Typically, we are less than spontaneous in deciding what to do next. If we feel that a lot is riding on our decision, then we can make lists of pros and cons, weigh them, prioritize them, review them, reshuffle them, add other possibilities and eliminate the ones we find weak or unacceptable.

If we have the luxury of time to come up with a plan, we can usually mull such matters long enough to finally decide what to do. What job to take, school to attend, partner to join, apartment to rent, neighborhood to live in, or meal to fix for supper. We often do this by narrowing our choices down to two alternatives, and then by eliminating one or the other.

When we have a great many options in steering our course between the reefs on either hand, it is the uncharted ones that cause most of the trouble, the ones we do not suspect are even out there, waiting for us to make one wrong turn or misstep. It takes a great deal of vigilance to be constantly on guard. Too much, that is, in comparison with our everyday habits and expectations.

On local ground or in familiar waters, perhaps we can get by without accident, But sooner or later the sun will be in our eyes, or night will fall, fog roll in, visibility drop to zero, and we will find that our habits and routines are not good enough guides to engagements that continue nonetheless without benefit of oversight.

I have tales to tell about each of these factors endangering my life as a casual wayfarer caught off-guard by prevailing conditions. When blinded by the sun, steering my car into the ditch to avoid oncoming traffic. Feeling my way with my feet across the face of a cliff after sunset. Turning my boat in circles with no sense of direction in the fog. Getting trapped between cliffs of ice ahead and behind me, watching icicles fall into the trail just where I would have been had I not stopped to take one last picture. These are the stuff of memories and nightmares I will never forget, engagements gone wrong due to lack of forethought, wisdom, or due caution.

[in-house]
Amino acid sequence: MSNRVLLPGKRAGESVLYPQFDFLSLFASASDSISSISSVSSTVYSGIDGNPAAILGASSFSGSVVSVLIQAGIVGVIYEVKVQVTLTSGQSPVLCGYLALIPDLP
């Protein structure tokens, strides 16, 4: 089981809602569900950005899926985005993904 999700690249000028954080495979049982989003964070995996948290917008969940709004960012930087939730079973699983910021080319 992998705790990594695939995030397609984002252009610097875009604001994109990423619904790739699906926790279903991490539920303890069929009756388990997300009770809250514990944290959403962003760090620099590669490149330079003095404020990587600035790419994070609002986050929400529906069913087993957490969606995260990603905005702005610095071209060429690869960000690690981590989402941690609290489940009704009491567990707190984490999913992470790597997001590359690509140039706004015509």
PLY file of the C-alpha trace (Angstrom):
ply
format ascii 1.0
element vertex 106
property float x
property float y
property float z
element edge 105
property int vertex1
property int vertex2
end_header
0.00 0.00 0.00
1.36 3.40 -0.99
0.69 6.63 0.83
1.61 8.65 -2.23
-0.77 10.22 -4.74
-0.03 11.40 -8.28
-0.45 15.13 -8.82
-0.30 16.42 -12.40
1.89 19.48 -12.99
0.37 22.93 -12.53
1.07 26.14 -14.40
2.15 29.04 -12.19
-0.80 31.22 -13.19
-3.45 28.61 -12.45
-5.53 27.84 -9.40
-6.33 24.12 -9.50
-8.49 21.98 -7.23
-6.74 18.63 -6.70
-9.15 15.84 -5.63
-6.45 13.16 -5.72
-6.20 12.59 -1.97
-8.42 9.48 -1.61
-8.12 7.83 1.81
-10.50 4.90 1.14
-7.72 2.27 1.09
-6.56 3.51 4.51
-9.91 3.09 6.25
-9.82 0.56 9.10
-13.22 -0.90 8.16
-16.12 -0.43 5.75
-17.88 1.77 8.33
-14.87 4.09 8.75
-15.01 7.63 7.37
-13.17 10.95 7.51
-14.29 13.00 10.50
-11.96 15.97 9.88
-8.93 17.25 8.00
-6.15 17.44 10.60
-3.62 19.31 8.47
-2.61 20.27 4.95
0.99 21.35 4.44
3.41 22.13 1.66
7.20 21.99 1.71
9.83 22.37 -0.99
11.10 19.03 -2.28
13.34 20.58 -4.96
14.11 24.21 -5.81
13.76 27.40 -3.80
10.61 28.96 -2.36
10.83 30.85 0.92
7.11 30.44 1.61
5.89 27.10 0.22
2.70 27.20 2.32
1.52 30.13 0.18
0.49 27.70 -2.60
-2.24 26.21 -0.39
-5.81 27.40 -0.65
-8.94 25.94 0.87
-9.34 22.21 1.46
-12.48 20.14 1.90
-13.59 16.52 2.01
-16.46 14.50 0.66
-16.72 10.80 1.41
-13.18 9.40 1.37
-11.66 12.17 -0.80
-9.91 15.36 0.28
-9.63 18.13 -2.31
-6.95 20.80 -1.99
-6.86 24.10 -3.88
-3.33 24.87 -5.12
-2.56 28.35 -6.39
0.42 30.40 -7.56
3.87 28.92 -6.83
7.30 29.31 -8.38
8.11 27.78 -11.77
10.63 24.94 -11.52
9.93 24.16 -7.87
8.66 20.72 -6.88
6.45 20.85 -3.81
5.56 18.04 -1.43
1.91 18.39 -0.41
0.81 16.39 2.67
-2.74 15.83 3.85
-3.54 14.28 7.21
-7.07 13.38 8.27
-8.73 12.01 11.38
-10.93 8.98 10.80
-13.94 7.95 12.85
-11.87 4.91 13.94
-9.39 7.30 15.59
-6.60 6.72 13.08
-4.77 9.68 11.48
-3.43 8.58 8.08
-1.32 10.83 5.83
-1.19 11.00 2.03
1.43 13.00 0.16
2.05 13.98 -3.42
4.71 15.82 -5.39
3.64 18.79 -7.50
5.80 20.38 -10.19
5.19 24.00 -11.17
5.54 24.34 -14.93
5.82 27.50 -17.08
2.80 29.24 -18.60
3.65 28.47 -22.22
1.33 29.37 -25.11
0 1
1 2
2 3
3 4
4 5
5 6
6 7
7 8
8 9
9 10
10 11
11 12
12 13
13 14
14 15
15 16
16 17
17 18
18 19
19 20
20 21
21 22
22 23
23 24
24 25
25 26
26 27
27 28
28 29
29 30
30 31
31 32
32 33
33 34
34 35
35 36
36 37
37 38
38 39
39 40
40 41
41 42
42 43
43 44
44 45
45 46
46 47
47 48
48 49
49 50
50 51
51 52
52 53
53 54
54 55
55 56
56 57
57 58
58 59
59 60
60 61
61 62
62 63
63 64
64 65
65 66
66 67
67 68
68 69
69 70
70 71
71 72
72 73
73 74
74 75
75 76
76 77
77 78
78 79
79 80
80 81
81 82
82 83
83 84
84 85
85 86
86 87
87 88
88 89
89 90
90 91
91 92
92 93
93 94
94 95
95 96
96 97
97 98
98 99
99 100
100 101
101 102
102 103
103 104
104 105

No wonder parents become worrywarts when the responsibilities of child-rearing strike home, and children grow to maturity sadder but wiser for the risks they have taken without knowing any better during fits of youthful fervor.

 

Reflection 286: Layout

July 4, 2012

Copyright 2012 by Steve Perrin

Like the lay of the land, here’s how I see the lay of my mind.

I picture the basic layout of my mind (distinct from my brain) as consisting of two areas, an incoming, sensory area, and an outgoing, motor or behavioral area. Introspection ponders the interplay between the two areas to learn how sensory stimulation leads to physical action, and how action spurs further sensory stimulation.

My mind appears against a background of memories, dreams, a sense of my bodily position in space, among assorted cultural gifts such as language, numbers, science, religion, art, and other customary models for conducting our affairs, all of which I can draw upon at any time in becoming familiar with myself.